is who dizzy endorse? He says it must be a Brexiteer as the next

:03:41.:03:44.

Prime Minister that Andrea Letson does not share his worldview. We

:03:45.:03:49.

thought we would take a look at her although I should warn that this

:03:50.:03:52.

report contains some flash photography.

:03:53.:03:57.

I can announce the result of the election for the leadership of the

:03:58.:04:03.

Conservative Party. Will it be third time lucky for the plucky outsider

:04:04.:04:07.

in the Conservative leadership contest? Andrea Leadsom has not even

:04:08.:04:14.

made it to the Cabinet yet she is now within reach of the premiership

:04:15.:04:18.

after making it the final stage of the battle choose David Cameron's

:04:19.:04:29.

succession. What do we want? She has a Eurosceptic fan base on the right

:04:30.:04:34.

of the party after playing a leading role on the Brexit side of the

:04:35.:04:38.

referendum campaign and debate Mrs Leadsom showed she will run an

:04:39.:04:42.

insurgency campaign by instructing the supporters to march on Whitehall

:04:43.:04:45.

other she did not trouble it with her presence. Concerns are raised

:04:46.:04:50.

about her lack of Cabinet experience could make a something of a novice

:04:51.:04:55.

as Prime Minister. Opponents also point to the socially conservative

:04:56.:05:00.

views which prompted her today to highlight her unease about same-sex

:05:01.:05:05.

marriage. Because she decided to abstain on the subject of same-sex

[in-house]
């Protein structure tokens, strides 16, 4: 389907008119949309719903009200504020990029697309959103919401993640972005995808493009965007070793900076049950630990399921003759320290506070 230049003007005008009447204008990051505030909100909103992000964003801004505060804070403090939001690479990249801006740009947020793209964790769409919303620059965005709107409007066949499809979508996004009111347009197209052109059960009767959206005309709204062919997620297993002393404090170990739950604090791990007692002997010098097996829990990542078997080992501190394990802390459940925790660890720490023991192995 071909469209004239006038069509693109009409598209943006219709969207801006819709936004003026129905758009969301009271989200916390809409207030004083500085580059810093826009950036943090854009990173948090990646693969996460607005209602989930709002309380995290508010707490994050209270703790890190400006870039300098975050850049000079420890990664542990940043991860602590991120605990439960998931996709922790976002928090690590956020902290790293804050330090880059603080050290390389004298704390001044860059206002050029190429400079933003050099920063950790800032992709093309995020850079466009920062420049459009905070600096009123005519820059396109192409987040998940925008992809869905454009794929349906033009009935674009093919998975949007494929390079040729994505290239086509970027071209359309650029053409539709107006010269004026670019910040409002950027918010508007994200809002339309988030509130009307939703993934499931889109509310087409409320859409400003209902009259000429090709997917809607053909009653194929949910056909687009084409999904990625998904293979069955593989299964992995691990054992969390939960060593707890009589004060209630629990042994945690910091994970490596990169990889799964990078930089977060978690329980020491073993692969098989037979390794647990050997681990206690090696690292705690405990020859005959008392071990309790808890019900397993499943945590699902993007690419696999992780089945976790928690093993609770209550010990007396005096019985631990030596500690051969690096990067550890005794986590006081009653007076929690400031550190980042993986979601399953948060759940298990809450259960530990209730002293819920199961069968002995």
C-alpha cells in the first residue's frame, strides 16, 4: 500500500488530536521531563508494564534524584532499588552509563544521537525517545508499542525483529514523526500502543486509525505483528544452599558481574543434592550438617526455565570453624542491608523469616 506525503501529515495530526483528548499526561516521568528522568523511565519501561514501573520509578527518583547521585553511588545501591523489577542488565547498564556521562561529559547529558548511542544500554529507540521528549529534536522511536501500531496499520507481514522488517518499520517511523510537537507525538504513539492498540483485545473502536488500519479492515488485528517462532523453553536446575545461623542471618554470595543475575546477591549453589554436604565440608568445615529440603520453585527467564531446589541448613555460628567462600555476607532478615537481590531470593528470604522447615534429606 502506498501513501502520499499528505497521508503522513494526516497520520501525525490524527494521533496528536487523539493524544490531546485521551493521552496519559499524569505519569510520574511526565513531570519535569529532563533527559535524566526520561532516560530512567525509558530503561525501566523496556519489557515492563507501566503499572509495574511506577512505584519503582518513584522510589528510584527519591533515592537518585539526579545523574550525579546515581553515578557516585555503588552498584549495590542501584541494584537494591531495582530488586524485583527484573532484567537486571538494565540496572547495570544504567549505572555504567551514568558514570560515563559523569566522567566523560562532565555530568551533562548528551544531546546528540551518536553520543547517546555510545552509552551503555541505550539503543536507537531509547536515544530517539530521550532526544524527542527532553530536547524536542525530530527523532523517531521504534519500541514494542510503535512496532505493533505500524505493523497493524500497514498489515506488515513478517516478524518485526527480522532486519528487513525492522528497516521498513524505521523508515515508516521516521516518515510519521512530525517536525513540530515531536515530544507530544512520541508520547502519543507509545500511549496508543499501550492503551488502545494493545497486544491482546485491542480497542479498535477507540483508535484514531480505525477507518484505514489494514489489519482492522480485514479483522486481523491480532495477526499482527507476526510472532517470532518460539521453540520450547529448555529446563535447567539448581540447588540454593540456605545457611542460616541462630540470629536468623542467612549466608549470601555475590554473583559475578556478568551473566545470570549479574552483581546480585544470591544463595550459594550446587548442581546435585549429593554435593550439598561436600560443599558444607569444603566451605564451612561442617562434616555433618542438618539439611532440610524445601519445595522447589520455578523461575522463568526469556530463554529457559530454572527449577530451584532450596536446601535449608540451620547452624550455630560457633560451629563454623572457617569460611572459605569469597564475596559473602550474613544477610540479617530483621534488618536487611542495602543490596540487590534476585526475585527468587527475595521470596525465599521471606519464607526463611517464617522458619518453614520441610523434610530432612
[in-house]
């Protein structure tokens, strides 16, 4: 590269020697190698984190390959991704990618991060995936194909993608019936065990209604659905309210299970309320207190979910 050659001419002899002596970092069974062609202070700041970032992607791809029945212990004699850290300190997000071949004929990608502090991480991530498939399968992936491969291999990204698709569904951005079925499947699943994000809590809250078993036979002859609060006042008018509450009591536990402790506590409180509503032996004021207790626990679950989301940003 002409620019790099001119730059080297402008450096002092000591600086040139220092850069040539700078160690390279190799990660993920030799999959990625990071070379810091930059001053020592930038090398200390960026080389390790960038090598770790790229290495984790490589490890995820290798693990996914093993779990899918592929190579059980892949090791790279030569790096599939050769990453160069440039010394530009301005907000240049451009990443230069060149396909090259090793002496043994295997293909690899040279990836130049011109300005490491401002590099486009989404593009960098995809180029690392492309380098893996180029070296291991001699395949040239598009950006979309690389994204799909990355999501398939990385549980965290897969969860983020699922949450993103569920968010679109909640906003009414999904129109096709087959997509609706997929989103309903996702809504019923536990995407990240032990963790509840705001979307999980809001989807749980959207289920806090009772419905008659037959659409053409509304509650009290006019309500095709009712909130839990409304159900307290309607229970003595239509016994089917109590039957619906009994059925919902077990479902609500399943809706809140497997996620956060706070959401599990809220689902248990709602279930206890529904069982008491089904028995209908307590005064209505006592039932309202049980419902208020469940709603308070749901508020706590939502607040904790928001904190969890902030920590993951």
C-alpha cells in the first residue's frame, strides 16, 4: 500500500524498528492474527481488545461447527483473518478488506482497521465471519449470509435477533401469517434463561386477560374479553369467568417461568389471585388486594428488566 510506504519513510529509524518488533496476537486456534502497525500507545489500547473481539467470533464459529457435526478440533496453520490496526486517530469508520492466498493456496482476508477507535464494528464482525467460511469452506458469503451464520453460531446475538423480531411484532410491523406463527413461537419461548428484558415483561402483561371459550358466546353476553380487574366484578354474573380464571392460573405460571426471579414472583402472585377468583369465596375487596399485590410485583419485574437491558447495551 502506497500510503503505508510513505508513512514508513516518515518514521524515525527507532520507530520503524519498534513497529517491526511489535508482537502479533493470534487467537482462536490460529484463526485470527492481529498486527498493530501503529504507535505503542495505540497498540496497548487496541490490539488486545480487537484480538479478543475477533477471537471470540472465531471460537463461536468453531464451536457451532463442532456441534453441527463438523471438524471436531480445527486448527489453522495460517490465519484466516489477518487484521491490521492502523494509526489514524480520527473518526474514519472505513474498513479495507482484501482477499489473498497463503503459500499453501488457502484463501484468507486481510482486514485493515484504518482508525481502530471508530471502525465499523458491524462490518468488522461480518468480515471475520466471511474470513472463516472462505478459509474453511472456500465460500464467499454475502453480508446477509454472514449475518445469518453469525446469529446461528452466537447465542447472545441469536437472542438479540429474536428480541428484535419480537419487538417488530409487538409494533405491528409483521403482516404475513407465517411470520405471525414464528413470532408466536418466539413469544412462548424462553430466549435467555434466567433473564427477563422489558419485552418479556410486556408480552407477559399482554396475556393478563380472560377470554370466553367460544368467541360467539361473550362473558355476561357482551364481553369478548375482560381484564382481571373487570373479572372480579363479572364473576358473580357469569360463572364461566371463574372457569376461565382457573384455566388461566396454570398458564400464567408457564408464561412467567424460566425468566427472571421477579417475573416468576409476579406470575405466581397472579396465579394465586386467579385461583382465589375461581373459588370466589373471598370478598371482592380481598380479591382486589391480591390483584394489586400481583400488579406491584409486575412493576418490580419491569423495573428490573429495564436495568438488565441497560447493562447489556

:05:06.:05:10.

marriage, this does not in any way make her less respectful of loving

:05:11.:05:14.

couples who just happened to be in a same-sex relationship. We have moved

:05:15.:05:23.

on. Get over it! Mrs Leadsom, who has so far escaped scrutiny as a

:05:24.:05:27.

relatively junior minister now finds her CV under the spotlight. Shortly

:05:28.:05:35.

after her election to Parliament in 2010 she finished her record in the

:05:36.:05:39.

City to MPs. I should declare that I have been in banking even longer

:05:40.:05:44.

than my honourable friend having been 23 years in investment banking

:05:45.:05:49.

and funds management. Now it seems that giving a ten year stint, she

:05:50.:05:53.

only had official approval to deal with funds for three months.

:05:54.:05:58.

Supporters of Theresa May say that she is a safer pair of hands. I

:05:59.:06:02.

think what people want is someone who can not only bring the party

:06:03.:06:08.

together but the country together. I think the results today has

:06:09.:06:12.

demonstrated that Theresa has that ability. It is no time for a risk.

:06:13.:06:17.

Friends of Andrea Leadsom are hurt by a tax on her record and what

:06:18.:06:23.

regard as a sneering attitude to the membership of the parliament Bible

:06:24.:06:26.

study group. They say that Christianity lies at the root of the

:06:27.:06:31.

plain speaking approach to politics and explains why she takes pride in

:06:32.:06:37.

delivering on her promises. With this background, the team have high

:06:38.:06:42.

hopes that Leadsom will go down as a major figure in British political

:06:43.:06:47.

history. This candidate can outstrip Margaret Thatcher. She is the real

:06:48.:06:52.

deal. She is absolutely fantastic. You ain't seen nothing yet. Would

:06:53.:06:58.

Theresa May outstrip Lady Thatcher? I don't think any of us would want

:06:59.:07:03.

to make that comparison. Theresa May's camp are nervously watching

:07:04.:07:08.

the newcomer, they hope the Home Secretary's overwhelming support

:07:09.:07:14.

among MPs will said the grass roots message to Tories determined to vote

:07:15.:07:17.

with their hearts we Brexit campaigner. Last time it was very